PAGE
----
Facebook and Google together have pulled a lot of rugs out from under marketers over the past several months — and perhaps no one is hitting the ground quite as hard as CPG marketers.
In March, Facebook announced that it would be shutting down Partner Categories in an effort to purge third-party data-based targeting from its ecosystem in the wake of the Cambridge Analytica drama. Meanwhile, in a series of quieter but no less monumental moves, Google announced stringent new restrictions on the use of the DoubleClick ID when leveraging its data transfer service, also suspending third-party ad serving and pixel tracking on YouTube.
In short, it just got a whole lot harder to leverage third-party insights inside Facebook and Google … and CPG marketers are feeling a disproportionately intense sting. After all, by the very nature of their products, CPG brands tend not to have a direct relationship with their consumers: in the absence of their own CRM files, they’ve relied heavily on Facebook’s built-in third-party capabilities, as well as the ability to pull data out of Google for cross-platform reporting and measurement. As a result, CPG marketers now find themselves stuck with a heavily constrained third-party ecosystem, facing severe limitations on how and where syndicated segments can be activated.
Facebook and Google’s actions bring into stark relief the enormous risks inherent in intermediation by walled gardens. The more they continue to wall themselves off, the less brands can rely on them to serve as conduits to the consumer population.
With it harder than ever to gain an independent view of the data generated from ad buys within the Facebook and Google ecosystems, CPG marketers must instead operate in a new reality if they are to survive. They must take control of the customer relationship, as well as all the data that emanates from its various touchpoints.
Enter the Customer Data Platform (CDP)? Not so fast
The process begins by activating around a new standard of best practices when it comes to owning and operating a proprietary first-party data asset. This desire to get closer to the customer isn’t a new one, though the introduction of the GDPR data protection lawand the corresponding moves by Facebook and Google in the name of privacy are certainly forcing the issue.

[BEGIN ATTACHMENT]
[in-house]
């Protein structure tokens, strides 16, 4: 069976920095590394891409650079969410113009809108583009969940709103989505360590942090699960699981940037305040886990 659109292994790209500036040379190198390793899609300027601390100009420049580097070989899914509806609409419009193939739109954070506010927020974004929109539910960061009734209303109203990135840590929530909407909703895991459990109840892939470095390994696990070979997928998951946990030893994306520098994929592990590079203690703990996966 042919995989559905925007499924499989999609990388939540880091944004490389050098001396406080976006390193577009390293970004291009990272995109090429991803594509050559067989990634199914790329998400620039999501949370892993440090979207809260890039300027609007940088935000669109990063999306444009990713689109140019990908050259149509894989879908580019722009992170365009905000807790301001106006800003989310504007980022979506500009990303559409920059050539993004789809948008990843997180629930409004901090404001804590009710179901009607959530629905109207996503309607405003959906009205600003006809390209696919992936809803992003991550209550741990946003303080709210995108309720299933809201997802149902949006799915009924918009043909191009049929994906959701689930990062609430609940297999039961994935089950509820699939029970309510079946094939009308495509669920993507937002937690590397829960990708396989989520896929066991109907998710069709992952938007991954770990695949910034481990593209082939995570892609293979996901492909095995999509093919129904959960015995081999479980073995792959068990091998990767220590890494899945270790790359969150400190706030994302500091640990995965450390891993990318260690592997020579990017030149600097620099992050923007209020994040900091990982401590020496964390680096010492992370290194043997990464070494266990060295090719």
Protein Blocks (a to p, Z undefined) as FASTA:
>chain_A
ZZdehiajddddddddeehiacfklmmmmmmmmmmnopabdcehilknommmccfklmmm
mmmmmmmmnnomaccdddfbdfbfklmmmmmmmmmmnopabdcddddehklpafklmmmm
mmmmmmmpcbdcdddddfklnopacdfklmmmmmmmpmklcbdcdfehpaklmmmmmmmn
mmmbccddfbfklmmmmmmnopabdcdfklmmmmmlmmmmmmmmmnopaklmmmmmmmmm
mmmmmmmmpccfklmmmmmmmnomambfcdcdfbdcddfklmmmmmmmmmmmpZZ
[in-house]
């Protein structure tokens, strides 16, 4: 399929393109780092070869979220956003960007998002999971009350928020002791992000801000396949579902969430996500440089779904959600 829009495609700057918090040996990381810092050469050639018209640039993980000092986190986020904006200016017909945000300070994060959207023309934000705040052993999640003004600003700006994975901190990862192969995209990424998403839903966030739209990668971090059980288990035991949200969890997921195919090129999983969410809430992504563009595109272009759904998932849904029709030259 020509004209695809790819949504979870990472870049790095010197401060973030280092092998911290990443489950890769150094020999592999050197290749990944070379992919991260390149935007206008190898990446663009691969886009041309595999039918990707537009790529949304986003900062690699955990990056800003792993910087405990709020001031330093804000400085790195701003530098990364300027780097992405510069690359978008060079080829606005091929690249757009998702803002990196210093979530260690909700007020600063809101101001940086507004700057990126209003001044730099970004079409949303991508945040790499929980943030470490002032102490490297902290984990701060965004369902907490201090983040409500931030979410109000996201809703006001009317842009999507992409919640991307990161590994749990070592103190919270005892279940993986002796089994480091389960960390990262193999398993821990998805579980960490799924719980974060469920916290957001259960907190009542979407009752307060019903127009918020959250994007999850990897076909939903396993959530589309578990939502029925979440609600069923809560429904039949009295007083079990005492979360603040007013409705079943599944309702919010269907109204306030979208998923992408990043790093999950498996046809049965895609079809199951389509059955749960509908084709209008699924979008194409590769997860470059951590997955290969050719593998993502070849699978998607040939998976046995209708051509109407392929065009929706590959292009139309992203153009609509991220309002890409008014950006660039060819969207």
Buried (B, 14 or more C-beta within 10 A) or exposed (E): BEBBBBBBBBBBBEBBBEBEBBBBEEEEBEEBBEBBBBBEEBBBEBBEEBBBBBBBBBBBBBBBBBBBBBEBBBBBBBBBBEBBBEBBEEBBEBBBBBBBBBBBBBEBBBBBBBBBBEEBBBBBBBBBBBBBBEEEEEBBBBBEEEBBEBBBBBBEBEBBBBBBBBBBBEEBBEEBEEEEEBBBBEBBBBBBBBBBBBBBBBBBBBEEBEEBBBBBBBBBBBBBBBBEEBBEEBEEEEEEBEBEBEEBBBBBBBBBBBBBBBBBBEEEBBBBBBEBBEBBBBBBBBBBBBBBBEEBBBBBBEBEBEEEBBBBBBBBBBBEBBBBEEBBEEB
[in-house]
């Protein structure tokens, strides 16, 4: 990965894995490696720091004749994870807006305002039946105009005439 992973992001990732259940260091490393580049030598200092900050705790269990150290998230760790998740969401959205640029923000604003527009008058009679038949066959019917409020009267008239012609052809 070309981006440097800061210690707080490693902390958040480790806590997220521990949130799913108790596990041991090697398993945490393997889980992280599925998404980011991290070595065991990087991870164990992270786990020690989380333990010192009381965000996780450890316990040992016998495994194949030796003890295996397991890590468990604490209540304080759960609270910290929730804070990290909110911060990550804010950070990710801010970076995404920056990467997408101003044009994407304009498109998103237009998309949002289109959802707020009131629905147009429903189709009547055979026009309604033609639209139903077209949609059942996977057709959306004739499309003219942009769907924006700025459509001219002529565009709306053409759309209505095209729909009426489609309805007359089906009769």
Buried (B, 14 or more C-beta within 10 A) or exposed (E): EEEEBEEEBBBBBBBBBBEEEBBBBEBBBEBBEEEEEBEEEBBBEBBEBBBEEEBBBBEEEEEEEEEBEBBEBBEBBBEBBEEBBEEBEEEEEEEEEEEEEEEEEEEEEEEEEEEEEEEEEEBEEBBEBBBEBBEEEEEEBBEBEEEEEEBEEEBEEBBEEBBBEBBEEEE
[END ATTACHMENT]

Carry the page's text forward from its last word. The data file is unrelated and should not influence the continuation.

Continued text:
Over the past couple of years, the industry has become increasingly infatuated with the newly created CDP category, which purports to offer a consolidated view of a consumer across devices, mainly based on a brand’s first-party data. Unfortunately, CDPs don’t deliver on the promise of customer identity in a way that will ease the lives of beleaguered CPG marketers.
That’s because CDPs are de facto walled gardens that essentially lock marketers into an ID that isn’t compatible with other systems. This means that every campaign must be built from scratch through connections with third-party platforms, a limitation that runs contrary to the entire value proposition of identity resolution — specifically, maintaining a personalized experience throughout the lifetime of the customer relationship.
Going forward, it will be critically important for CPG marketers to own and operate their own proprietary ID graphs — portable graphs that learn and improve at each touchpoint with third-party segments. As GDPR brings even further constraints to third-party data and behavioral targeting, such proprietary graphs will become increasingly important investments — a model of stability in a marketplace where brands can no longer rely on platforms or outside vendors to manage their one-to-one customer relationships without pulling the rug out from under them.